"Hills Like White Elephants" by Ernest Hemingway

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American history of literature is rich in writers whose works contain ageless and fadeless problems which society is still facing today. One of such writers is Ernest Hemingway with his fabulous short story “Hills Like White Elephants” published in 1927. This novel represents both an inner conflict and an external conflict between a male and a female, their development and resolution.

Each literary work comprises five basic elements: a setting, a character, a plot, a conflict, and a theme (Flaherty, 2010, p.76). A conflict carries the connotations of agony, discord and opposition that occur within a character or between characters. In the literature, the conflicts are divided into internal and external. The internal conflict occurs when “the protagonist confronts own fears, shortcomings or battles within his mind” (Tucker, n.d., n.p.). The external conflict occurs when the main character struggles with other characters, society or nature. The aim of both is to detail the struggle, create the central action, sustain the plot and lead to the resolution (Tucker, n.d.). In order to create the conflict, characters have to encounter reality that imposes certain ideals and morals, obscuring what might be established as right and wrong.

The Hemingway’s story draws the reader’s attention to a conflict that drives the action. It occurs on the base of the bitter truth of the life in Europe and America of the 1920’s, when people eagerly battled against some implemented principles of society. The main characters are a couple, an American man and a girl, called Jig, who stand on the edge of their relationship. The development of the conflict between the partners can be traced from the beginning of the conversation when the subject of contemplated abortion is raised. The tension exacerbated when the girl compared the distant hills with white elephants. The man responded that he had never seen one. In reply to what he said the girl furiously stated: “No, you wouldn't have” (Hemingway, 1927, n.p.). The different tempers and points of view cause misunderstanding, because the girl is vital and imaginative, dreaming about baby, but the man is self-involved and phlegmatic, following morals and ideals (Yanling, 2013, p.107). Above all, the main characters are involved in the external conflict caused by disagreement and hesitation about an illegal abortion whereas the internal conflict of Jig makes her to keep the child.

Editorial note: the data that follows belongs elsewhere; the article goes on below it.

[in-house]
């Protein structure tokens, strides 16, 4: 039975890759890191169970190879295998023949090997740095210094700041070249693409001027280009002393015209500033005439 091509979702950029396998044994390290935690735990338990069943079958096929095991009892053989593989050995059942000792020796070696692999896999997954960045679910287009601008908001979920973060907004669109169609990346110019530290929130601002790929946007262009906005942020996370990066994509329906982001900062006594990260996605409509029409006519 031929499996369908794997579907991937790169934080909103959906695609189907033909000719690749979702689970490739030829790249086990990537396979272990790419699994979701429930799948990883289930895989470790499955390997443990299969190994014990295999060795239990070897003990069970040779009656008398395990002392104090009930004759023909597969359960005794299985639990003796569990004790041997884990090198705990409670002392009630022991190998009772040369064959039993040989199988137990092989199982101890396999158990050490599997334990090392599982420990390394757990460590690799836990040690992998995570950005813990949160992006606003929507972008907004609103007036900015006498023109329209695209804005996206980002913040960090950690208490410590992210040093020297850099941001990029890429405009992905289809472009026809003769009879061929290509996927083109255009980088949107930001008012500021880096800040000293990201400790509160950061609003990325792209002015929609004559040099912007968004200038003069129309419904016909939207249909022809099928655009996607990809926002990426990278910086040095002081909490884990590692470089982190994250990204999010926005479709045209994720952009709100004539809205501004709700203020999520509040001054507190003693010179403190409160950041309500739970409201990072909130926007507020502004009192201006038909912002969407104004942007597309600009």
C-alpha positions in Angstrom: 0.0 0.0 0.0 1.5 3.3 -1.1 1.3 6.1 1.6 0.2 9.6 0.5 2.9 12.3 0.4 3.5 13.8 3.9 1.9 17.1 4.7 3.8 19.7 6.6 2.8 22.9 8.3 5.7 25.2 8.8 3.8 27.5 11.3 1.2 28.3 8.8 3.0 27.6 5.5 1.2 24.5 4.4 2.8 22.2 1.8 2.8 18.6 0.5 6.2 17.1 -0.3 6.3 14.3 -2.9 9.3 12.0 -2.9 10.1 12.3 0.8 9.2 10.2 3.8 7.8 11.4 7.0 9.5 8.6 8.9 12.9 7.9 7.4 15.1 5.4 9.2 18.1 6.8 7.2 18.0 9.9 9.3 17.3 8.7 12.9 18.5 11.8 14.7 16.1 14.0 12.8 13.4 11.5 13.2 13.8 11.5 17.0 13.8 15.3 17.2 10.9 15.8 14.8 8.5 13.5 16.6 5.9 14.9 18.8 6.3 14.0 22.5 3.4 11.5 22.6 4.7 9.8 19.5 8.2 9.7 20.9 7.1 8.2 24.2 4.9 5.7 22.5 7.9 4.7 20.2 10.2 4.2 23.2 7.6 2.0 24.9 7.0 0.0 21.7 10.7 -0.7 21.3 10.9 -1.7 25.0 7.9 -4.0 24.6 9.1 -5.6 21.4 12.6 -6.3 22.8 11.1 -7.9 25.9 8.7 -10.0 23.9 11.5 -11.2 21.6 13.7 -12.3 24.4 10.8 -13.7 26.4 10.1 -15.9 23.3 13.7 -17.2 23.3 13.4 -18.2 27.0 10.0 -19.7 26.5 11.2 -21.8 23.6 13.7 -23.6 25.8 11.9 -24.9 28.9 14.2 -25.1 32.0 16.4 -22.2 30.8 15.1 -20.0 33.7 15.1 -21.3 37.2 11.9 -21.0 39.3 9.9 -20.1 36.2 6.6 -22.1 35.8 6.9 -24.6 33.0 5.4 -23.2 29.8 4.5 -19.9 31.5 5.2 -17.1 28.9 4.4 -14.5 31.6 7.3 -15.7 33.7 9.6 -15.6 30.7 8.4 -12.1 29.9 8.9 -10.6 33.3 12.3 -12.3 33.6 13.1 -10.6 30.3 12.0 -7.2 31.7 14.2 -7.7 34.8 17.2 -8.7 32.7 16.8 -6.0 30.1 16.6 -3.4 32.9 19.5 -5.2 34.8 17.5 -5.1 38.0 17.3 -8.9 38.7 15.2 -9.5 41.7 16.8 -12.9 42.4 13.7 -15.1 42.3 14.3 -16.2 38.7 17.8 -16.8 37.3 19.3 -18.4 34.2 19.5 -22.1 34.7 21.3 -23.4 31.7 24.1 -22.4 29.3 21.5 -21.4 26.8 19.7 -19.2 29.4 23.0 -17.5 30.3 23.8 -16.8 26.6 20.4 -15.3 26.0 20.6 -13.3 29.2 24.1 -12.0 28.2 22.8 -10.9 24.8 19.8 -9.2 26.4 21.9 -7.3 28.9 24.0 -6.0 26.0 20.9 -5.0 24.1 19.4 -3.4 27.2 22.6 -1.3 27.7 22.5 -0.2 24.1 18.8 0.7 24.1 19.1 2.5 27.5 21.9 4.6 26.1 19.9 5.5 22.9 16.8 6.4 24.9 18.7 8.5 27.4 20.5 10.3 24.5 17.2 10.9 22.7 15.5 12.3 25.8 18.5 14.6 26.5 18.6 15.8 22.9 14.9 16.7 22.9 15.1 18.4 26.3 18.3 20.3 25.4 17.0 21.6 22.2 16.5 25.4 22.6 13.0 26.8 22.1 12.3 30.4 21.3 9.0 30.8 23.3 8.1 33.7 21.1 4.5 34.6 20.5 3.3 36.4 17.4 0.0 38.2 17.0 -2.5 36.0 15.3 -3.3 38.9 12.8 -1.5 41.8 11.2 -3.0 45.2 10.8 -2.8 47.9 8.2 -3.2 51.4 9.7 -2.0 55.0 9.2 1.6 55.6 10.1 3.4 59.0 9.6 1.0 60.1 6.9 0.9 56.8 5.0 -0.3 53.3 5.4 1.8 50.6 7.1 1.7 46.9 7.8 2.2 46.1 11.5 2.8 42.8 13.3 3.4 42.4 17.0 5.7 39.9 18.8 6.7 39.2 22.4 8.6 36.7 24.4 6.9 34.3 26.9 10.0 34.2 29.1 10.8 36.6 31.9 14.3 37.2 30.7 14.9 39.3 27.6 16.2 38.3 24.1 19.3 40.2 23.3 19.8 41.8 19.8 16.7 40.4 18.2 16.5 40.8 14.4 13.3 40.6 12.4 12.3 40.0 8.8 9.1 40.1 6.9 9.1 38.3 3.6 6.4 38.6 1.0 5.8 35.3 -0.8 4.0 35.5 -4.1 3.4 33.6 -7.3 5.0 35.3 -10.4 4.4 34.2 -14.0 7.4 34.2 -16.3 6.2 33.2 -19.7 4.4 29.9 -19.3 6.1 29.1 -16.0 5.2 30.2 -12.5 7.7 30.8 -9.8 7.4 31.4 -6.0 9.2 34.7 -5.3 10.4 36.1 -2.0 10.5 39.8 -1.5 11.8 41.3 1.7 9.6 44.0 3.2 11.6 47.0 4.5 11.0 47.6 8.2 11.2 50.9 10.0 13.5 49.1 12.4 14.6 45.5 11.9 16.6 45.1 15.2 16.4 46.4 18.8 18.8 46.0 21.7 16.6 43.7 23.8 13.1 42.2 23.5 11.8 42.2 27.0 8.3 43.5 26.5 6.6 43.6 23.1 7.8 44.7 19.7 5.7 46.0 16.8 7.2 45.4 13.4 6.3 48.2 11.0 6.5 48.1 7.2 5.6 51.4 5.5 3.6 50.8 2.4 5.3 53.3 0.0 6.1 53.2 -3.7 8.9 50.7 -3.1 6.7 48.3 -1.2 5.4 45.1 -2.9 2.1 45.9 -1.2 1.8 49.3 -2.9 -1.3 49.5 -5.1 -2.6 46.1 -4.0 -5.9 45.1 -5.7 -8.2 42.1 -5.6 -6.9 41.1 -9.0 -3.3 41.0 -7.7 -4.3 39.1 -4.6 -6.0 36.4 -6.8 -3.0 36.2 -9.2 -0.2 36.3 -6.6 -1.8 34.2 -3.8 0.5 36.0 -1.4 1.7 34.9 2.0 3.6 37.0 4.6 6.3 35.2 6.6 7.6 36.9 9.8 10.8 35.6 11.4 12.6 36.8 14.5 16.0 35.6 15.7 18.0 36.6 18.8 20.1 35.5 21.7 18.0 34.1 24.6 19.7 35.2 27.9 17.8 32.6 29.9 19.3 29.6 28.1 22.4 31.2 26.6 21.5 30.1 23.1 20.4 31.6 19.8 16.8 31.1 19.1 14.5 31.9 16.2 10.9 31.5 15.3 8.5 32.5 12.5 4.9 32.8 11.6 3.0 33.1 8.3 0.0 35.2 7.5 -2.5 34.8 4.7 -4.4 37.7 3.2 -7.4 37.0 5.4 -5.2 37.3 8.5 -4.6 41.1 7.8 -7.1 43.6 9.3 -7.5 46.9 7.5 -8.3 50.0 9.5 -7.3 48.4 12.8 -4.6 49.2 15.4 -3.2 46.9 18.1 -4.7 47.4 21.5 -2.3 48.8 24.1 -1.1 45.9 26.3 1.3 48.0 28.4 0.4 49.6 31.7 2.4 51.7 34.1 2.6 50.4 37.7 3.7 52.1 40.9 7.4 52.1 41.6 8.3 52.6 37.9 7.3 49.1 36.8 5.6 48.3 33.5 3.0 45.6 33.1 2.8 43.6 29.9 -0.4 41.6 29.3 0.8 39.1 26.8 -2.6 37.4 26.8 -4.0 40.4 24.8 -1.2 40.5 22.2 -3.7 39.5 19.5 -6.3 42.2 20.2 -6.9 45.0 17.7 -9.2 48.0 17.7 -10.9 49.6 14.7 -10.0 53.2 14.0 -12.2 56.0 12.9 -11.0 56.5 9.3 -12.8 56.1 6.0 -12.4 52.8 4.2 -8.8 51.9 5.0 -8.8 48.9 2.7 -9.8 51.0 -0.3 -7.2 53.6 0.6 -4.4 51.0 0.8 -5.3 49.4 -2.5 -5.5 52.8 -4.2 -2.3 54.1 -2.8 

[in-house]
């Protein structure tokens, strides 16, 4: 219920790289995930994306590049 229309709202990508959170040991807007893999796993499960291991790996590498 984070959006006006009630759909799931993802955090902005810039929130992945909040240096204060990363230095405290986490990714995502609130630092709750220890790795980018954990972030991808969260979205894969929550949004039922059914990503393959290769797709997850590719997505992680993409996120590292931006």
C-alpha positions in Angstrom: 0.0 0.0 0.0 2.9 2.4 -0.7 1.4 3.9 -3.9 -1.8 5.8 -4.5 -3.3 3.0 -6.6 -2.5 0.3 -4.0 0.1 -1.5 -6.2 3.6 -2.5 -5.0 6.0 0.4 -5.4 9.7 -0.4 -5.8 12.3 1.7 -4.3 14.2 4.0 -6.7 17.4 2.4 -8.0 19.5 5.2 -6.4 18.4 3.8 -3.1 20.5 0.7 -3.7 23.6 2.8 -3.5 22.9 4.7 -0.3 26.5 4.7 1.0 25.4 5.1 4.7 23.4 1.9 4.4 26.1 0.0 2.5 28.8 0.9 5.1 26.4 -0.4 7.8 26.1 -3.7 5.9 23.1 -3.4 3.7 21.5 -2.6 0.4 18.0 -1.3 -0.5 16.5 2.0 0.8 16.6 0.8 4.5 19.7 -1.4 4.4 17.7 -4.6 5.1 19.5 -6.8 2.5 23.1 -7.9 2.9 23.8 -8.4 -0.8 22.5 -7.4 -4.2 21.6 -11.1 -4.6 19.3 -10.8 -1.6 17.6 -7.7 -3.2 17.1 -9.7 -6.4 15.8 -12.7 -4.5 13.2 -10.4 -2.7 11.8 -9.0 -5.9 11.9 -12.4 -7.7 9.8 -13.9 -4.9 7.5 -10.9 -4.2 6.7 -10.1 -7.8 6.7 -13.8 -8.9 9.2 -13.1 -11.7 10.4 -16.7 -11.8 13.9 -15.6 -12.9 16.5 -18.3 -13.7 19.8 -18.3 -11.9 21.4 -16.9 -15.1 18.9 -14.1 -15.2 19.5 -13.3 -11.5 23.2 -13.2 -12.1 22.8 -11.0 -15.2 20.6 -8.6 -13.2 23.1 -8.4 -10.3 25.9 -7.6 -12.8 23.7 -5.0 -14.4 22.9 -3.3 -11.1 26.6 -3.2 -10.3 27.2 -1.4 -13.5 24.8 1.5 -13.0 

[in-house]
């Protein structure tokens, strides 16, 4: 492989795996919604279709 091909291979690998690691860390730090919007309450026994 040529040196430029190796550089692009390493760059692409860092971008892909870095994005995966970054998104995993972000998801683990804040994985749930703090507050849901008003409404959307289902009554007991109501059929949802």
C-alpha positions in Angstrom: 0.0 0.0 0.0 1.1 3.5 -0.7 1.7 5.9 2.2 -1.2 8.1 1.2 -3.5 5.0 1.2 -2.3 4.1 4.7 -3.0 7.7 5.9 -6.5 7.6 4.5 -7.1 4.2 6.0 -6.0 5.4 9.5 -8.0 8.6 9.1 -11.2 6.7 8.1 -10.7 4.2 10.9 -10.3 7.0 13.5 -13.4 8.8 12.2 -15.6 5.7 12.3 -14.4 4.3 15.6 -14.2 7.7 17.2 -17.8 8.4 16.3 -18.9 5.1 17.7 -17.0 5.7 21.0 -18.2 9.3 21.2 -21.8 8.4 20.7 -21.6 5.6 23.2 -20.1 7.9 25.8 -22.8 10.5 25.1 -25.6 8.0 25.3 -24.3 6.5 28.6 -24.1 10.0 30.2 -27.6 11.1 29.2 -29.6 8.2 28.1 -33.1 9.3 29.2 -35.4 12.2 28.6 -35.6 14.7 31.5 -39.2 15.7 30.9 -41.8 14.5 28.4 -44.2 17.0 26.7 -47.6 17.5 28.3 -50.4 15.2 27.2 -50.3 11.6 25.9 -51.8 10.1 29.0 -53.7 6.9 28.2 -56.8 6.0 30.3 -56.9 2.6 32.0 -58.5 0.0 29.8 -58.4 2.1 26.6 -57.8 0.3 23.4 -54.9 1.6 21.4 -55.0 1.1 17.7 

The sense of the internal and external combat in the “Hills Like White Elephants” is to choose one way, either to remain in the field with no shadow and no trees or to stay on the opposite side of the hills with grain and shadow that undeniable guarantees pure and natural life. Consequently, the girl’s inner contradiction is promptly conquered by the male’s language that overpowers hers. Sorely frustrated Jig having no choice agrees with her romantic partner that the operation is necessary and asks him to stop talking.

At the end of the story Ernest Hemingway illustrates the opportunity of a male to manage the feelings and the rights of a female. For readers, the resolution of the conflict remains obscure and intriguing, as the thoughts of Jig were not revealed. The readers have no idea how the story could end as the girl’s mysterious smile and reply: “I feel fine. There’s nothing wrong with me. I feel fine” (Hemingway, 1927, n.p.), could mean anything.

The short story called “Hills Like White Elephants” describes the period of an illegal abortion. Hemingway includes internal and external conflict traced through the whole story. “Hills Like White Elephants” depicts superiority of a man over the desire and thoughts of a woman. The resolution remains concealed, probably giving readers a chance to guess what side of the hills Jig truly requires.